Queer Sex Work

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Sex work is a subject of significant contestation across academic disciplines, as well as within legal, medical, moral, feminist, political and socio-cultural discourses. A large body of research exists, but much of this focuses on the sale of sex by women to men and ignores other performances, practices, meanings and embodiments in the contemporary sex industry. A queer agenda is important in order to challenge hetero-centric gender norms and to develop new insights into how gender, sex, power, crime, work, migration, space/place, health and intimacy are understood in the context of commercial sexual encounters.

Queer Sex Work

explores what it might mean to ‘be’, ‘do’ and ‘think’ queer(ly) in the study and practice of commercial sex. It brings together a multiplicity of empirical case studies – including erotic dance venues, online sex working, pornography, grey sexual economies, and BSDM – and offers a variety of perspectives from academic scholars, policy practitioners, activists and sex workers themselves. In so doing, the book advances a queer politics of sex work that aims to disrupt heteronormative logics whilst also making space for different voices in academic and political debates about commercial sex.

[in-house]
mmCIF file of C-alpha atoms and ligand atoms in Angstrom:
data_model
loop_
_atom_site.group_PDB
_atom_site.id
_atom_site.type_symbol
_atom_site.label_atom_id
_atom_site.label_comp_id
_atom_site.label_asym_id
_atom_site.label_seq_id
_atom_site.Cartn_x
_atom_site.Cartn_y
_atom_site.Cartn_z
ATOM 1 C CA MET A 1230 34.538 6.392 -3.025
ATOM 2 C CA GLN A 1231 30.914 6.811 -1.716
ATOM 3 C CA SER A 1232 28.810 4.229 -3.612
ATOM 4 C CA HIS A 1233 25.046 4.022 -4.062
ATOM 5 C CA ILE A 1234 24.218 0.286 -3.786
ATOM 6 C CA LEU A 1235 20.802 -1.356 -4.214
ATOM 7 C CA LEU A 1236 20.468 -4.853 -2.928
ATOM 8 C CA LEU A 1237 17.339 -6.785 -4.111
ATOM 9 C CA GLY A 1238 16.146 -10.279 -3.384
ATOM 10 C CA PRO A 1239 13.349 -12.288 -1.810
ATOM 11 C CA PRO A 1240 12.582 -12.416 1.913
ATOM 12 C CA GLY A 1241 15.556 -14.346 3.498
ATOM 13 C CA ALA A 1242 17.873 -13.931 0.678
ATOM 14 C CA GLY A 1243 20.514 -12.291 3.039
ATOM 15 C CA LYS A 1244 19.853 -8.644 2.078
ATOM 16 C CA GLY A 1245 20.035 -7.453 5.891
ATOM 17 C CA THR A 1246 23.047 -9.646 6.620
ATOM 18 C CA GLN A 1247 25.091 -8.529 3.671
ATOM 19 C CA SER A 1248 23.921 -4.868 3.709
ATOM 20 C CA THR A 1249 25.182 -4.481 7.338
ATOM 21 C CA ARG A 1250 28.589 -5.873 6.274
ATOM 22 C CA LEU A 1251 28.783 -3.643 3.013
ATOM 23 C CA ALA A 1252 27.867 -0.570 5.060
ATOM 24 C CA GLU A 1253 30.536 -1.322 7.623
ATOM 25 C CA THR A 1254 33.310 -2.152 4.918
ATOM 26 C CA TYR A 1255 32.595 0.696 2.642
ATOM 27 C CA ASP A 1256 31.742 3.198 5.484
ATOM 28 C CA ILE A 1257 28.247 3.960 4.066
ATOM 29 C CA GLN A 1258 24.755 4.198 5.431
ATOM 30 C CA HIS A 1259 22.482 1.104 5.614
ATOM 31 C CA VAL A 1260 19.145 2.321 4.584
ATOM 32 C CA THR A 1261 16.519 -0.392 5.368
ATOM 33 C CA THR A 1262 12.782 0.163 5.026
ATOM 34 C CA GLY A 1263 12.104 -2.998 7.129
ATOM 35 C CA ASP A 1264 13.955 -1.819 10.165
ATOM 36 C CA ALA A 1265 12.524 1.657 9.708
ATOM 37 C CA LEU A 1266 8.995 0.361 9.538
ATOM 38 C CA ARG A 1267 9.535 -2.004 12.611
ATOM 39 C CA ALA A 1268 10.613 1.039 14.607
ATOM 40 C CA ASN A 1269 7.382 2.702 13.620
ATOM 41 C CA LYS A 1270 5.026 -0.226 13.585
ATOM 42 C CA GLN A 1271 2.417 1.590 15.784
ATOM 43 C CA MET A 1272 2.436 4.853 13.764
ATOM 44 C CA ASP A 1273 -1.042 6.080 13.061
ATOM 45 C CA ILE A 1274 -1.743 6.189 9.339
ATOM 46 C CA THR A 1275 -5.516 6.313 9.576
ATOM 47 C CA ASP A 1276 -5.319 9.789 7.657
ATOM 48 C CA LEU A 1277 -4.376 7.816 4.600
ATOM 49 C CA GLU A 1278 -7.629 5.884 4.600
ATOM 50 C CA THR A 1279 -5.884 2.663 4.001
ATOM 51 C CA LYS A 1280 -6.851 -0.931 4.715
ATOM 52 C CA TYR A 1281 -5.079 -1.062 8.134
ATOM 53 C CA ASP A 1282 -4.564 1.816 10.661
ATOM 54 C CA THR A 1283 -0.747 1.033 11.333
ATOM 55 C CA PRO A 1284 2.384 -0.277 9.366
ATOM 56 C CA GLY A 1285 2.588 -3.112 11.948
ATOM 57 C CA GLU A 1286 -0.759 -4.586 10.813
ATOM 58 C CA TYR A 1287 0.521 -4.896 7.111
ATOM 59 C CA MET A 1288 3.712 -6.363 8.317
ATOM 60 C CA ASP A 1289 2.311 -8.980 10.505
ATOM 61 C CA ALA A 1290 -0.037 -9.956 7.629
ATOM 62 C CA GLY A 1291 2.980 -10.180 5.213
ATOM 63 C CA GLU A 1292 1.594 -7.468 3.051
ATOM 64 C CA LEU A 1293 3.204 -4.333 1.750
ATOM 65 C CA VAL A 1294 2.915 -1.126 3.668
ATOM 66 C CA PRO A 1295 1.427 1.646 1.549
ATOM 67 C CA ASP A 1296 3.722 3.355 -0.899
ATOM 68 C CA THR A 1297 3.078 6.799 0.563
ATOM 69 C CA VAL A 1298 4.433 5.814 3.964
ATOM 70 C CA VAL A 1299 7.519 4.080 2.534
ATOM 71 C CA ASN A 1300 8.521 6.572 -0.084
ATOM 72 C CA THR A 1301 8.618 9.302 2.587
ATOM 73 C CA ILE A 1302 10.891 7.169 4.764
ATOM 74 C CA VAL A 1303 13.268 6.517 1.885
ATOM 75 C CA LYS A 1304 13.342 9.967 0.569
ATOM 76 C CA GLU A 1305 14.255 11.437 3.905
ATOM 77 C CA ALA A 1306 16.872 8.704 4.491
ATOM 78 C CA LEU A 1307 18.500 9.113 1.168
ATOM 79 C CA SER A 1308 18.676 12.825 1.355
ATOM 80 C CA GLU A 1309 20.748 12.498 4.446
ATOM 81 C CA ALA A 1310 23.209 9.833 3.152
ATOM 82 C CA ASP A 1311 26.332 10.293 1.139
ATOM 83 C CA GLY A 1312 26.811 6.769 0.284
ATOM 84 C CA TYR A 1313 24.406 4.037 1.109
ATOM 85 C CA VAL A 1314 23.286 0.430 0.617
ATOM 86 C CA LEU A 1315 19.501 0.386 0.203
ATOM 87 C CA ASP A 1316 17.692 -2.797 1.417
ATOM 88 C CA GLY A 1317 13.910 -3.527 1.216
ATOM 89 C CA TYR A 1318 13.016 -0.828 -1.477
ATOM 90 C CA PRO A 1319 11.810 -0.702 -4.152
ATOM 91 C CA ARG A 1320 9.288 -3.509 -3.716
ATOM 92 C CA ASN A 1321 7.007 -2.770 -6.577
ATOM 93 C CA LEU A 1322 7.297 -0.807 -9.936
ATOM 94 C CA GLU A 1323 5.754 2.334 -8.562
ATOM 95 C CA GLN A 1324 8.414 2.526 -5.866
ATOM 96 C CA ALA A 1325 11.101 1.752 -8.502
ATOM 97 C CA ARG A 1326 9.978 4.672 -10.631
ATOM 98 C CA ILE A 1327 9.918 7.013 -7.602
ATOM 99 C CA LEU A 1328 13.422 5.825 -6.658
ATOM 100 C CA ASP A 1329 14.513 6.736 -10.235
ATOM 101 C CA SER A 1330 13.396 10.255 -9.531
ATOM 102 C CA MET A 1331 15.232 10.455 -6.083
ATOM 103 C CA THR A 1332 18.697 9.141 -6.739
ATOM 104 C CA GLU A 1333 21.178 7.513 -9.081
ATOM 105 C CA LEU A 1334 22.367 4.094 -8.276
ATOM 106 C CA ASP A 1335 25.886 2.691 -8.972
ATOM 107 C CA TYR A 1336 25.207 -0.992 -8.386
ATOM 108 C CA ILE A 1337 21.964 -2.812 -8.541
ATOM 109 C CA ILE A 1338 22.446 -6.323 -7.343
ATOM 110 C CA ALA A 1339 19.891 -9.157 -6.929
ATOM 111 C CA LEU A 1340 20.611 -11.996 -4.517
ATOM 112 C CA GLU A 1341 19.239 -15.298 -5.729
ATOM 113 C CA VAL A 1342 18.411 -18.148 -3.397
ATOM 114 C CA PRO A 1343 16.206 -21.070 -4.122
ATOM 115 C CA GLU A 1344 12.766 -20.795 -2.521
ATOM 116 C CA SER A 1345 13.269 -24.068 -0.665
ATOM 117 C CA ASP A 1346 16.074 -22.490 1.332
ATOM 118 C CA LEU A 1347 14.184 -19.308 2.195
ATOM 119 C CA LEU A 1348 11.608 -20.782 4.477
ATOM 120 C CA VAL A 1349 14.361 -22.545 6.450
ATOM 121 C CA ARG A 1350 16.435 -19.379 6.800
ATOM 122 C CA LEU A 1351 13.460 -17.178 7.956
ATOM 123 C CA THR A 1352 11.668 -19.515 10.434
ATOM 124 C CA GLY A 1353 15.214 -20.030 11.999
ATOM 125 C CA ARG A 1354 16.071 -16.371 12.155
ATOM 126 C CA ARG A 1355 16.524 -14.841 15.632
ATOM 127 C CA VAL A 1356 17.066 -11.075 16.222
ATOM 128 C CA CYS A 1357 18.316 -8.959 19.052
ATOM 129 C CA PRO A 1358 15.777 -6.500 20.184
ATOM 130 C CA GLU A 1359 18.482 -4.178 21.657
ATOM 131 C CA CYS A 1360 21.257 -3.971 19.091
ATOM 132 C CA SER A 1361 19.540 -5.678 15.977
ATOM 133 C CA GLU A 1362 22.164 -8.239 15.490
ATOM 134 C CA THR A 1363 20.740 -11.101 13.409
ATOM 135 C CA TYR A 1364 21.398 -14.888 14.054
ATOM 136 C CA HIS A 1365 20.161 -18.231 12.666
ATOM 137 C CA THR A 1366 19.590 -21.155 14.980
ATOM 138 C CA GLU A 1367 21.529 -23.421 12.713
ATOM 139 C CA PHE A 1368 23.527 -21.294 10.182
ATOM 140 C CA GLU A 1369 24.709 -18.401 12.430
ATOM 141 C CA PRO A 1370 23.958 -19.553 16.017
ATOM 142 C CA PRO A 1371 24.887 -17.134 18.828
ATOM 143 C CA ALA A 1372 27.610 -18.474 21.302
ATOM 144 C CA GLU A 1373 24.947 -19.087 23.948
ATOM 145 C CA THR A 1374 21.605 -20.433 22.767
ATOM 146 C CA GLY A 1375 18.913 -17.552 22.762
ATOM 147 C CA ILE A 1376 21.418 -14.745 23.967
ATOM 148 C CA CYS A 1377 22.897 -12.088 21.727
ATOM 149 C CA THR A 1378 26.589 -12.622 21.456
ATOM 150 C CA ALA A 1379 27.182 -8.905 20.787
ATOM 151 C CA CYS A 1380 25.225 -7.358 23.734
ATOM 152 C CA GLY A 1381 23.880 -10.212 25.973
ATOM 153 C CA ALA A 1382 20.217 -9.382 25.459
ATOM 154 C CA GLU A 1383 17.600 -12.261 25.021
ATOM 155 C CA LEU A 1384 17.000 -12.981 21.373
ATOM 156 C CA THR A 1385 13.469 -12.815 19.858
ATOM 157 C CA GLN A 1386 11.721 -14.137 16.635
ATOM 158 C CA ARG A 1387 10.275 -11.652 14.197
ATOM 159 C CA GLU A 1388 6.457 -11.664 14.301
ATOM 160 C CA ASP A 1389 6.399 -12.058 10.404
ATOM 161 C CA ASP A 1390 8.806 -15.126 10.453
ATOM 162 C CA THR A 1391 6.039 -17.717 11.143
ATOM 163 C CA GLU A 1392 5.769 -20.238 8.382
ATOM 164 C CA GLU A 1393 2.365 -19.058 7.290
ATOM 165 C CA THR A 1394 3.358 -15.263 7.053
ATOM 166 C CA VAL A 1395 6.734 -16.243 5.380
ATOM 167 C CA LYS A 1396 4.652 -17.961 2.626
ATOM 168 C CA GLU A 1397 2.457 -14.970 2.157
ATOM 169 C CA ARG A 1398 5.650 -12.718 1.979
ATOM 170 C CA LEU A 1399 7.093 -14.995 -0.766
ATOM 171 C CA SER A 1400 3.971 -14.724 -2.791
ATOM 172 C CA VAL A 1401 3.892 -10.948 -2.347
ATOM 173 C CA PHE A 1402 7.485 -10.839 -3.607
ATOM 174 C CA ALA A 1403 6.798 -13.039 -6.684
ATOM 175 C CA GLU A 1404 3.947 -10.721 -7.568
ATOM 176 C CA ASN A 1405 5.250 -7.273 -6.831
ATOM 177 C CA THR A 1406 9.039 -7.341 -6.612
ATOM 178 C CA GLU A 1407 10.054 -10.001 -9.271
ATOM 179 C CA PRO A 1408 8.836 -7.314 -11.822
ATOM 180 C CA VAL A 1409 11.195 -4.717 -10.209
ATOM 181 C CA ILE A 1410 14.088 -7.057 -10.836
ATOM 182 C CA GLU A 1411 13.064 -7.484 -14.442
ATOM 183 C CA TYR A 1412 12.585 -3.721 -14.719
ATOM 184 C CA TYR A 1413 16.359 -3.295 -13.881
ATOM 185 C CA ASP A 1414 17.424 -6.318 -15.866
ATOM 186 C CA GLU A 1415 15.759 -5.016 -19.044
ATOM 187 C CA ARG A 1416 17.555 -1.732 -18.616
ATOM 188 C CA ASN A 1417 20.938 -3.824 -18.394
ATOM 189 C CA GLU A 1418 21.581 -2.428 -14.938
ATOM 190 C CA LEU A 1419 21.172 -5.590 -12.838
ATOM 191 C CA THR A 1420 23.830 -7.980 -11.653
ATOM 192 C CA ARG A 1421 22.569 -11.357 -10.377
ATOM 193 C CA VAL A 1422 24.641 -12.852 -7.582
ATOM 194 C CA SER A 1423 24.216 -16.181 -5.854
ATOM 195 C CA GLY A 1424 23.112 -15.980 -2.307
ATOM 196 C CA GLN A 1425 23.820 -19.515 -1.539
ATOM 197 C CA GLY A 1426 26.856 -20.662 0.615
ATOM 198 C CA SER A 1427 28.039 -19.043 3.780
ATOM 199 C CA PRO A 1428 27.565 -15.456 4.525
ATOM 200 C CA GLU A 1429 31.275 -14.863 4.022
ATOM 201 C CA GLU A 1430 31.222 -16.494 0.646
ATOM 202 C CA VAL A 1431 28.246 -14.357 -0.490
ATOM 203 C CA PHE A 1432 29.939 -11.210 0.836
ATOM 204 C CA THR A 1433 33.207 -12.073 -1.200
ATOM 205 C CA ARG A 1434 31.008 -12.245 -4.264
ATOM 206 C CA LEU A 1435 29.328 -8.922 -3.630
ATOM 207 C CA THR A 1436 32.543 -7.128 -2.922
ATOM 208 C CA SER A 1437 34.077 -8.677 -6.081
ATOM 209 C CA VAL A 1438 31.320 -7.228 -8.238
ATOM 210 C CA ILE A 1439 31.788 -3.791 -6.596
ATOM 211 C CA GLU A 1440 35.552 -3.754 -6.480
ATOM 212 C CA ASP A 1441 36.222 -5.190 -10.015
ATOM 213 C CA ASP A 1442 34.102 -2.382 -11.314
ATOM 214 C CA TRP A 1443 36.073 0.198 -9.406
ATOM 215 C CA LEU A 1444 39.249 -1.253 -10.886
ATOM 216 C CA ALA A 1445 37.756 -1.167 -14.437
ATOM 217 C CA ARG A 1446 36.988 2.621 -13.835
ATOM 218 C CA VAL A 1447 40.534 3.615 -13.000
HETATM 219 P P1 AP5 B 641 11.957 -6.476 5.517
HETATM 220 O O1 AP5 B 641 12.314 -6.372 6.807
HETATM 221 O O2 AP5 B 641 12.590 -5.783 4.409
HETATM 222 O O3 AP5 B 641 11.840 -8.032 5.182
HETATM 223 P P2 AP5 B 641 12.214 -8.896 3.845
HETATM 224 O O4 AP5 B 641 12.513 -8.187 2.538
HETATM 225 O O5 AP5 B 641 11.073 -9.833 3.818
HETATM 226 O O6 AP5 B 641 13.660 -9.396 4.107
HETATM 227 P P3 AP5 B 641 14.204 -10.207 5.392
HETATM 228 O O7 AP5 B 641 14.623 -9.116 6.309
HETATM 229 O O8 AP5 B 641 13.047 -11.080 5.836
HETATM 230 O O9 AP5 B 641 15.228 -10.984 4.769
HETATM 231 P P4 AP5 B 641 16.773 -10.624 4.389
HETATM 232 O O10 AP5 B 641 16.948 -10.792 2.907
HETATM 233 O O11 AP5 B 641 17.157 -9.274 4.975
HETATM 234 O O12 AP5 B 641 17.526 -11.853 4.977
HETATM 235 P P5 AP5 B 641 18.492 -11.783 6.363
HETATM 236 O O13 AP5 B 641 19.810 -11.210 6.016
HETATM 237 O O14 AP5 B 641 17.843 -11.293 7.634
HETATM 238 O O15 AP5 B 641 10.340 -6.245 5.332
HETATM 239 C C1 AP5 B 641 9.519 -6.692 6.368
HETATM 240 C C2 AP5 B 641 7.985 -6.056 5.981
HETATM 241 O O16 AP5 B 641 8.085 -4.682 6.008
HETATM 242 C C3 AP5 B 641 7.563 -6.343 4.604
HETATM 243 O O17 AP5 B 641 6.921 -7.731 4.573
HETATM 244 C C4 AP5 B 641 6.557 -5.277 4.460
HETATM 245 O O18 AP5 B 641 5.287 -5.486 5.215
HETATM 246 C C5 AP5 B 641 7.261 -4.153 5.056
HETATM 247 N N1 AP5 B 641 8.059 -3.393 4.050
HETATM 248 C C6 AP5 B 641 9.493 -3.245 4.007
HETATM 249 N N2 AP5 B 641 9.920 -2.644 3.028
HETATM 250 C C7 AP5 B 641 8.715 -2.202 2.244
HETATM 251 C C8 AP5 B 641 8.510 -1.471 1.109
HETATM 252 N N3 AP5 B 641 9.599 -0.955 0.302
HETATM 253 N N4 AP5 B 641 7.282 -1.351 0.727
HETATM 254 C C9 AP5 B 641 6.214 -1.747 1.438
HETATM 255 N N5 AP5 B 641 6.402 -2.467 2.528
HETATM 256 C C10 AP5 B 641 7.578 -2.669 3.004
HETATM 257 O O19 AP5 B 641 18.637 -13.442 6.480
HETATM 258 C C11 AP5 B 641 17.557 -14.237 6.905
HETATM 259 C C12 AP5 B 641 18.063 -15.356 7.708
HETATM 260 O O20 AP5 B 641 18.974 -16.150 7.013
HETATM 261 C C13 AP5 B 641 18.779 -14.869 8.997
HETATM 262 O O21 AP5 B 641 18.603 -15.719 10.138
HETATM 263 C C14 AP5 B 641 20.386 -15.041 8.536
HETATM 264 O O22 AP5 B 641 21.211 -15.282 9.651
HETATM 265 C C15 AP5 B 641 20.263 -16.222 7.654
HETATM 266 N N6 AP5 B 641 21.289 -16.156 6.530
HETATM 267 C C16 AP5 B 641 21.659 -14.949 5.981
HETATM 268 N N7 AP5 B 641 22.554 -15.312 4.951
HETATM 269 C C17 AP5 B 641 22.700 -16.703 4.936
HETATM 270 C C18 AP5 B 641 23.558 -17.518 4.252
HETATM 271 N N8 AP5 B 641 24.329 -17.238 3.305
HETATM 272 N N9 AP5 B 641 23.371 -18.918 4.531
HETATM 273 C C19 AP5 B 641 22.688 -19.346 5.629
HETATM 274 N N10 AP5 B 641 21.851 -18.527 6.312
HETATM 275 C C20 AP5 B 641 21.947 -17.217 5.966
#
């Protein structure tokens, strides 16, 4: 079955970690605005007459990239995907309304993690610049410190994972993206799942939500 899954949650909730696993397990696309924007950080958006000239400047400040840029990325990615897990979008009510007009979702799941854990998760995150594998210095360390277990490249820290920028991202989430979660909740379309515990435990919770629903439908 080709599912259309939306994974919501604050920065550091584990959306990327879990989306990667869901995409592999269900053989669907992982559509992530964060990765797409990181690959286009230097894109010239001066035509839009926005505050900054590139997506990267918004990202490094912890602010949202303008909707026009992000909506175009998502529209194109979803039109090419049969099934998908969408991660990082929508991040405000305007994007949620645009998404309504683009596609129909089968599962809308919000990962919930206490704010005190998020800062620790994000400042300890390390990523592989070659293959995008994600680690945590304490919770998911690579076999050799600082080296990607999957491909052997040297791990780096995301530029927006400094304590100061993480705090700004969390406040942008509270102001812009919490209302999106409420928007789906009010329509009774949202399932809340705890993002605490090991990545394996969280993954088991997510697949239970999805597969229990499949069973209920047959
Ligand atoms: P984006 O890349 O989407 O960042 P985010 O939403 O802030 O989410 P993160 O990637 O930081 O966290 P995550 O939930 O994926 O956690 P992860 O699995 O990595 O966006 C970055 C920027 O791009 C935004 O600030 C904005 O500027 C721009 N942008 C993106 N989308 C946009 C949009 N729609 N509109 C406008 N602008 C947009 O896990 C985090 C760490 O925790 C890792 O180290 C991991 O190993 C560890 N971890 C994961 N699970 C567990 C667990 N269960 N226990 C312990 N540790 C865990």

This unique and multidisciplinary volume will be indispensable for scholars and students of the global sex trade and of gender, sexuality, feminism and queer theory more broadly, as well as policymakers, activists and practitioners interested in the politics and practice of sex work in local, national and international contexts.

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About the author

Mary Laing, PhD, is a Senior Lecturer in Criminology at Northumbria University. Her research focuses on the criminalisation of sex and sexualities, with a specific focus on the sex industry. Most recently she has been working on a project exploring the licencing of adult work in Canada, as well as undertaking participatory research with sex workers in Newcastle upon Tyne, UK. She has approximately 8 years ‘on the ground’ experience as a volunteer outreach worker in both the UK and Canada, and has experience delivering harm minimisation services to both male and female indoor and outdoor sex workers. Mary is the joint academic board representative for the UK Network of Sex Work Projects and has publications in journals including Sexualities, Geoforum and the Journal of Law and Society.